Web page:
What they are missing is the tech component. When the insurance companies learn to pair with the brightest stars of the insurtech startup realm and make deals with existing tech juggernauts like Facebook, Apple, and Paypal they can begin to offer their insurance product backed by the best there is. As we will see in the insurtech examples, it is not always the typical tech companies that are garnering the attention. Sometimes the brightest minds in diverse insurtech fields such as health and automotive can pair with the insurance industry to develop potentially disruptive changes to the landscape.
Those who have been the victim of natural disasters such as flooding or house fires know all too well the problems inherent in personal property coverage. Typically belongings are covered at the value that it would cost to replace them (known as retail replacement value) at the time of the accident, not when they were brand new. Taking into account ageing of home furnishing and electronics hardly results in much payback.
Trov is one insurtech company trying to make that process a little bit easier. The company makes a real-time software solution that allows the insured to snap photos and create a database for their precious personal belongings. Although it does not solve the age-old problem of irreplaceable memories, it does allow more accurate coverage as insurers can replace items exactly as they need be. Real-time management allows users to track the increasing or decreasing value of their belongings including fine art, jewellery, furniture, etc. All of this is done on a mobile device stored on the physical phone and on the cloud.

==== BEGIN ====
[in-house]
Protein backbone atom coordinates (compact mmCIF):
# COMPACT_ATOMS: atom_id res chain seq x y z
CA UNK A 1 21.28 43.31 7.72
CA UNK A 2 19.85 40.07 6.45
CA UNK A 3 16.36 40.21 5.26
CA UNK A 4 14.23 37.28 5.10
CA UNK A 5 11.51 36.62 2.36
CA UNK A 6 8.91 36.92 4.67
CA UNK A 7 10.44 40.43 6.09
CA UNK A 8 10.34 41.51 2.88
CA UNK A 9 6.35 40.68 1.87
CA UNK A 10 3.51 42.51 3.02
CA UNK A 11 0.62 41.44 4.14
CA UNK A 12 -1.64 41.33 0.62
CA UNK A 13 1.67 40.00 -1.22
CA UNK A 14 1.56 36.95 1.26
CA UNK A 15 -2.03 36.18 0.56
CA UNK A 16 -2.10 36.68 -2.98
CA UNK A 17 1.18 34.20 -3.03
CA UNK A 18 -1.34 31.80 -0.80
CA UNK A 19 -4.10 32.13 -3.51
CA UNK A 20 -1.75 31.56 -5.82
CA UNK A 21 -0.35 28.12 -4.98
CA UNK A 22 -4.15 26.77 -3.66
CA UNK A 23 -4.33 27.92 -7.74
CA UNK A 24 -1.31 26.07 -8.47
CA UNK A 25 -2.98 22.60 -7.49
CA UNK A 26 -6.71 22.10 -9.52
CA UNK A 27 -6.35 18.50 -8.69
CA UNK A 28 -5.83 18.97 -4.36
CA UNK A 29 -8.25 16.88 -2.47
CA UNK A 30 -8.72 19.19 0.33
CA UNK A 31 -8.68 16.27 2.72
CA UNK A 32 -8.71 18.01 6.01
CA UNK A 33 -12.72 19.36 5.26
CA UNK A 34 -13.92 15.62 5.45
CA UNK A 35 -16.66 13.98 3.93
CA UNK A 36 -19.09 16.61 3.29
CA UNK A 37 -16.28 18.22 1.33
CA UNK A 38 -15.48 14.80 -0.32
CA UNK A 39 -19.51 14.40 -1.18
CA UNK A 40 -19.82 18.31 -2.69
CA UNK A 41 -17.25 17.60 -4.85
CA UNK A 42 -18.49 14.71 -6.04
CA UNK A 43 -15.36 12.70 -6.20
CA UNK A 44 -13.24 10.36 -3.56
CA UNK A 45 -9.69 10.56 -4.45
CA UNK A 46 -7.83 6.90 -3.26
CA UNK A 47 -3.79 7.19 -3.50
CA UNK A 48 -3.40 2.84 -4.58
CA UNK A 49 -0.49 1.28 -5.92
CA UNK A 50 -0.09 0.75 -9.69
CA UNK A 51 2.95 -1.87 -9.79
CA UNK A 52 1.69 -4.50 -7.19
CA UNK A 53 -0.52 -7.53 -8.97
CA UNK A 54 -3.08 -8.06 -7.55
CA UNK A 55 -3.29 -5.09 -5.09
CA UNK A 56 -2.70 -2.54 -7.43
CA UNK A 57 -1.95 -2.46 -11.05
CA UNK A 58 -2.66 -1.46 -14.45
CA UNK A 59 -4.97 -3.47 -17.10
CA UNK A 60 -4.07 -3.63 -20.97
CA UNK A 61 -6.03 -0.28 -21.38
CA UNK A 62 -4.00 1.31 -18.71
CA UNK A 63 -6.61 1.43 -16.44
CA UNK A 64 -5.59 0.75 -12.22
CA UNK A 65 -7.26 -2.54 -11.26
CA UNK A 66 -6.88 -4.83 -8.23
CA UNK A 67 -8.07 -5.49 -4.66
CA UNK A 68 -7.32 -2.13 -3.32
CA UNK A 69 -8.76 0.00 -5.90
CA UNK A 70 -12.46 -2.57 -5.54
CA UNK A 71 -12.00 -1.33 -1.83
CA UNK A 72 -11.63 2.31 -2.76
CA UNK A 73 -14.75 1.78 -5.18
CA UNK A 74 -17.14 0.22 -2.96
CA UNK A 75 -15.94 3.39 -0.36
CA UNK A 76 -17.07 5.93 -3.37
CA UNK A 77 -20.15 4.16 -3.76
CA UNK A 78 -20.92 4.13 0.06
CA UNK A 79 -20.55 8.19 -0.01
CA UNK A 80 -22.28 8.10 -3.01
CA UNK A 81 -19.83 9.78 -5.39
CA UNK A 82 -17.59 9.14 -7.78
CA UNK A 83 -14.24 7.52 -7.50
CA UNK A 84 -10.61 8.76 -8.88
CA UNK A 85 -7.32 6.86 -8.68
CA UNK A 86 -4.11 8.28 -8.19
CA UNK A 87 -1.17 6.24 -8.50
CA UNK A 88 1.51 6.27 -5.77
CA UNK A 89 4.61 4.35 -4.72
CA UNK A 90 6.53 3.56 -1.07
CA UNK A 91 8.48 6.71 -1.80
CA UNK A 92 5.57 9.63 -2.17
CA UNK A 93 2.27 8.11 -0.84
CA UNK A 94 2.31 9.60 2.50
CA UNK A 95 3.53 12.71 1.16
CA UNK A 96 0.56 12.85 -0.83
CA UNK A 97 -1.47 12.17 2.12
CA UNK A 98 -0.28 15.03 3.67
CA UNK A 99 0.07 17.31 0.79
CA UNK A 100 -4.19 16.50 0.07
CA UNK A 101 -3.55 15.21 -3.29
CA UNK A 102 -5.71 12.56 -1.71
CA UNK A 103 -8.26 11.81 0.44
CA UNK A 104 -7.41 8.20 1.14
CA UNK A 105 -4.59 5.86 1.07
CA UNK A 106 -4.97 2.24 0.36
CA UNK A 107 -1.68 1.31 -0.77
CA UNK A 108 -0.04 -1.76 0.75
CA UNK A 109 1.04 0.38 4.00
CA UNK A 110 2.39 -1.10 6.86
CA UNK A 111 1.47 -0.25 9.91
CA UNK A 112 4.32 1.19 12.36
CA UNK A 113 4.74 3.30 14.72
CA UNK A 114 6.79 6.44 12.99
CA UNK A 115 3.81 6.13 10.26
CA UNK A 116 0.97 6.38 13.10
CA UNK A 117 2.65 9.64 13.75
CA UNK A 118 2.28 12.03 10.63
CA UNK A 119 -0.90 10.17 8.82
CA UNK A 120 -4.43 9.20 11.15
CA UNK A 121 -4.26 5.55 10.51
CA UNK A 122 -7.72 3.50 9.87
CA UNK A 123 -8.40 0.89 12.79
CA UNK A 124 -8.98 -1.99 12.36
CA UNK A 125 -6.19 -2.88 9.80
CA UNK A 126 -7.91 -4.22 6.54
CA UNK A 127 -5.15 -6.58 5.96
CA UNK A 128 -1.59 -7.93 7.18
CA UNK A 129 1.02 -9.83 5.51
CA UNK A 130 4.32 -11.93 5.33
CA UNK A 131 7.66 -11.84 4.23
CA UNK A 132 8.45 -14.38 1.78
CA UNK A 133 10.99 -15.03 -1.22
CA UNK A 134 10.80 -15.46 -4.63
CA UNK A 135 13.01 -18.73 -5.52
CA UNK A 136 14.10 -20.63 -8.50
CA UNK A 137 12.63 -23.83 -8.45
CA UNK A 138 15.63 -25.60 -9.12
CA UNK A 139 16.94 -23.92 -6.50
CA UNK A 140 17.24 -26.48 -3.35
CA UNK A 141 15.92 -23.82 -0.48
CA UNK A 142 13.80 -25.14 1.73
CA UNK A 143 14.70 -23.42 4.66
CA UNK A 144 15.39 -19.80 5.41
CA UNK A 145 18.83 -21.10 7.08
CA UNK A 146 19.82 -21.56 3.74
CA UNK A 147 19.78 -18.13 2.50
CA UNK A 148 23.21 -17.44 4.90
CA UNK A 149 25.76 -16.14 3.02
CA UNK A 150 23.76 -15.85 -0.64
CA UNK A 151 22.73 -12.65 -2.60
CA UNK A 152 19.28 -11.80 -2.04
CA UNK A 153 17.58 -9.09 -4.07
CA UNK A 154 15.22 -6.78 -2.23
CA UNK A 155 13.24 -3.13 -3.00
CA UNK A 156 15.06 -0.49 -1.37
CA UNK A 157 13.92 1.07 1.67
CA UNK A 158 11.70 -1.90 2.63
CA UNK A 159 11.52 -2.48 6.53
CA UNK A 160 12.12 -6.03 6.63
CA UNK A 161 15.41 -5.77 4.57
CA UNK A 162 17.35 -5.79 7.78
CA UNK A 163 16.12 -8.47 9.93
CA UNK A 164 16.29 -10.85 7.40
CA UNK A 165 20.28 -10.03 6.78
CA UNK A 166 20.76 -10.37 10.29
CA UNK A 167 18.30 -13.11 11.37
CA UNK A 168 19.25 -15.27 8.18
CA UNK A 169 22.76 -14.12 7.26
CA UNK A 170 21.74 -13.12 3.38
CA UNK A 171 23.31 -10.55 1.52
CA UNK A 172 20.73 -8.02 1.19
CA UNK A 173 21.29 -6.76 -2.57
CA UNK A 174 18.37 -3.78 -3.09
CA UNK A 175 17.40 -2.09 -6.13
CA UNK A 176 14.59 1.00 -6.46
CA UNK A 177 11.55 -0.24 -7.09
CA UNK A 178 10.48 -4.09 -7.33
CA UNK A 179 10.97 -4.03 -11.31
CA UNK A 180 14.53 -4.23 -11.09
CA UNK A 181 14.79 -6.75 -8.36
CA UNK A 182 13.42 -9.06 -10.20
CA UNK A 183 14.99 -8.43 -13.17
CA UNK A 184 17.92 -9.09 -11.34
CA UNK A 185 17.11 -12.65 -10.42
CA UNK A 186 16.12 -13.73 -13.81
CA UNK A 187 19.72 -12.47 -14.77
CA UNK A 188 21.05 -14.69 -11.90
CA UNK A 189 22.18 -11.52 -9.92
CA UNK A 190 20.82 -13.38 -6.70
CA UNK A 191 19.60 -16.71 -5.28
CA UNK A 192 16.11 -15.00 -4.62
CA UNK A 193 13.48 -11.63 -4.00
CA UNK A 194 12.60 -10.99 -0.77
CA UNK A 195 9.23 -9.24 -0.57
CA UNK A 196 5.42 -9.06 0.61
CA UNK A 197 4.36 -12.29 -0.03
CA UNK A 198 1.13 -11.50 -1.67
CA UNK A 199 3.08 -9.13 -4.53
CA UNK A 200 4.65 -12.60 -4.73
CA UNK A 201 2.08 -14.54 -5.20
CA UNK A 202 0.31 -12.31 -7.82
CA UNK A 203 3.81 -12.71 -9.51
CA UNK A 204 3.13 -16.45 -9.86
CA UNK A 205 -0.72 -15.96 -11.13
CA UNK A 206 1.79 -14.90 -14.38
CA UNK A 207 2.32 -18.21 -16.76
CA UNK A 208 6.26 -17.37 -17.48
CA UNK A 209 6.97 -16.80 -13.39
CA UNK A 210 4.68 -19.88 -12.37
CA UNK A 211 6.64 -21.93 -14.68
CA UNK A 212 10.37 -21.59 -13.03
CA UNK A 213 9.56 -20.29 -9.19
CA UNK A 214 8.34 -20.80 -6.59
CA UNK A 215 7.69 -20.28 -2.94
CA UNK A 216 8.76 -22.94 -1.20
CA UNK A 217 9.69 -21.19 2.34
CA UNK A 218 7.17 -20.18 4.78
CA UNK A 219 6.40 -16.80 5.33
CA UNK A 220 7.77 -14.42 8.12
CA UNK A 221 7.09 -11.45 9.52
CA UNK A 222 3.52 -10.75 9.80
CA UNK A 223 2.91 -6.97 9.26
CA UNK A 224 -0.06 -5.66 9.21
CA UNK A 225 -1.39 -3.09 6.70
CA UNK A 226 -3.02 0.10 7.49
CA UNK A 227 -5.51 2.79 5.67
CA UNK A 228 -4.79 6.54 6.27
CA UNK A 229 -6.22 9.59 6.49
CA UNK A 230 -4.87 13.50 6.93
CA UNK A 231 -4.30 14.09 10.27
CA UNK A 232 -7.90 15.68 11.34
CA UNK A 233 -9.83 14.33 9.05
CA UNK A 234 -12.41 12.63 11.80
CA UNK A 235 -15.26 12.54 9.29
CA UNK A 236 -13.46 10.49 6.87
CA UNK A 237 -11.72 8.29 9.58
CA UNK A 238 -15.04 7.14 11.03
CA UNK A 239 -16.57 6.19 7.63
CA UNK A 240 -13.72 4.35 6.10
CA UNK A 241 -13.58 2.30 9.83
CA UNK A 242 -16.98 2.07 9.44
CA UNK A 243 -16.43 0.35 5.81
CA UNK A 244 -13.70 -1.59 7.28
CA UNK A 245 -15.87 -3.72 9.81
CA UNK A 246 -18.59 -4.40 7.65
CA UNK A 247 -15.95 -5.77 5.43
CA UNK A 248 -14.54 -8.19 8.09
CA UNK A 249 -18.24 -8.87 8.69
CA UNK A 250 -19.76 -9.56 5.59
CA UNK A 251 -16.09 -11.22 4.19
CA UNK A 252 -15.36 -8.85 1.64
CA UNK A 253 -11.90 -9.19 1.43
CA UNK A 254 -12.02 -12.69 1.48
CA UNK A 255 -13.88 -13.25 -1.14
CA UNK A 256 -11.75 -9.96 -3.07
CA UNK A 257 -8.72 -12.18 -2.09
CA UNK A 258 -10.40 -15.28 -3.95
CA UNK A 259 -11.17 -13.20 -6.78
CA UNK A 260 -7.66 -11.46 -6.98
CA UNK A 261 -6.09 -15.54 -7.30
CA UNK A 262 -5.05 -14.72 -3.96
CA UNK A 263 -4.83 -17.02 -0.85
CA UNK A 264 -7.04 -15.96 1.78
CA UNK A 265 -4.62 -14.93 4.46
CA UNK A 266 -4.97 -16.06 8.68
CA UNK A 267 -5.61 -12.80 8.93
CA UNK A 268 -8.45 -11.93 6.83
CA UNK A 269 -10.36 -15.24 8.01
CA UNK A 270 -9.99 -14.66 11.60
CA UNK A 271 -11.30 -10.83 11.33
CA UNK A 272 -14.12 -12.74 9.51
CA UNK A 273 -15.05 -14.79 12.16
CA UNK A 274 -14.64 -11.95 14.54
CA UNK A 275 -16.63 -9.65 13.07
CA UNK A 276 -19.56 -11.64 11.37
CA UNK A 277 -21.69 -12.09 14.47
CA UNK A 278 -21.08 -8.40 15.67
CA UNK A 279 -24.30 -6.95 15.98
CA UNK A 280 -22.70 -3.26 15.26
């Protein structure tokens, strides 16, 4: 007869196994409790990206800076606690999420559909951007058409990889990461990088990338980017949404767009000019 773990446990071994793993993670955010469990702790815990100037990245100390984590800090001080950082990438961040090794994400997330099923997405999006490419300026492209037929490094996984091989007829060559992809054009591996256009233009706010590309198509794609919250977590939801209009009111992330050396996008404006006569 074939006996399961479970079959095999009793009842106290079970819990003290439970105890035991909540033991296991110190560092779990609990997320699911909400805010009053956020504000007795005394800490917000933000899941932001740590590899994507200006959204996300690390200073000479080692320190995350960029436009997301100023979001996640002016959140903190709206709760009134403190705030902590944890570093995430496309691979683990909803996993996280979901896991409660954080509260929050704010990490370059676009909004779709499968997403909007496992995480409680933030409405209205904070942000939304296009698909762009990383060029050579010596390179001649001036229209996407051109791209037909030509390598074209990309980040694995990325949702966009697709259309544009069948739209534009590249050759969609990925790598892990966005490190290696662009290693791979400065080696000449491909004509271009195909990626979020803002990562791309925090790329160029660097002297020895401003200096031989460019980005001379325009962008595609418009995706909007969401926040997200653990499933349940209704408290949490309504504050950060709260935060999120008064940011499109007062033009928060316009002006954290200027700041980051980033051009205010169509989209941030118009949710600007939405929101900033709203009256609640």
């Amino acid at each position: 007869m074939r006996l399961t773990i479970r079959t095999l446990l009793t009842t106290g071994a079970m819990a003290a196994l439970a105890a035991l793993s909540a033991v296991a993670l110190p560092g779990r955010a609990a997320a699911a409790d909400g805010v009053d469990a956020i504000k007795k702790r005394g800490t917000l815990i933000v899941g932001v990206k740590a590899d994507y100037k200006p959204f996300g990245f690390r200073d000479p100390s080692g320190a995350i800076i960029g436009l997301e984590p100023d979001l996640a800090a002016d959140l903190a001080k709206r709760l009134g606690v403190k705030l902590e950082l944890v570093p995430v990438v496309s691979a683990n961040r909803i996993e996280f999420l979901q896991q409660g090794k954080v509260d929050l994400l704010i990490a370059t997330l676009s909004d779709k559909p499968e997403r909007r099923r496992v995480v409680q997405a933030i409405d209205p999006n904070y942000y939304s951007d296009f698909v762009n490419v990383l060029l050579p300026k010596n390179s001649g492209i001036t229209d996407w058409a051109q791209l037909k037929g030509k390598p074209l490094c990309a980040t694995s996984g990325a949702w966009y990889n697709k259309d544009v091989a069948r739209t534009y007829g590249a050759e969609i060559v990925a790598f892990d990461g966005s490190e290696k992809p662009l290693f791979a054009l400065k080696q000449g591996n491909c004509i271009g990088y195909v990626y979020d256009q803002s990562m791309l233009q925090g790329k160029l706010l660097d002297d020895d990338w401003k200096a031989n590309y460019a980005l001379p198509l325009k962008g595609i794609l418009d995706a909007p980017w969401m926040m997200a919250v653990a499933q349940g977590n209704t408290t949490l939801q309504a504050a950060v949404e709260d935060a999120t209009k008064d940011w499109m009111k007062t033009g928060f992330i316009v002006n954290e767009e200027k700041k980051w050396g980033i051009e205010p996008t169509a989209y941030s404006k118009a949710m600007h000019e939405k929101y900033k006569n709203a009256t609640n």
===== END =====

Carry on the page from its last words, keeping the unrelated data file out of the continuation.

The old-fashioned insurance industry has been ever slow to adopt a digital footprint. It is often no surprise that few companies have even considered coverage of digital assets. Today, a person can indeed have more personal property on their smartphone or tablet than in physical belongings. In a freelance culture, many millennials have taken to profiting off of producing their own content like videos and blogs. From a larger scale perspective, digital startups will need insurance in case of the loss of a domain name, website backups, the death of a founder, etc.
Digital Risks is taking on the responsibility of providing coverage of digital assets for clients. Keeping in line with their clientele, Digital Risks offers monthly plans tailored to its customers, all accessible through a smartphone or tablet. No need for physical paperwork and no need to meet anyone in an office. What better example could there be of insurtech companies being responsive to the needs of today?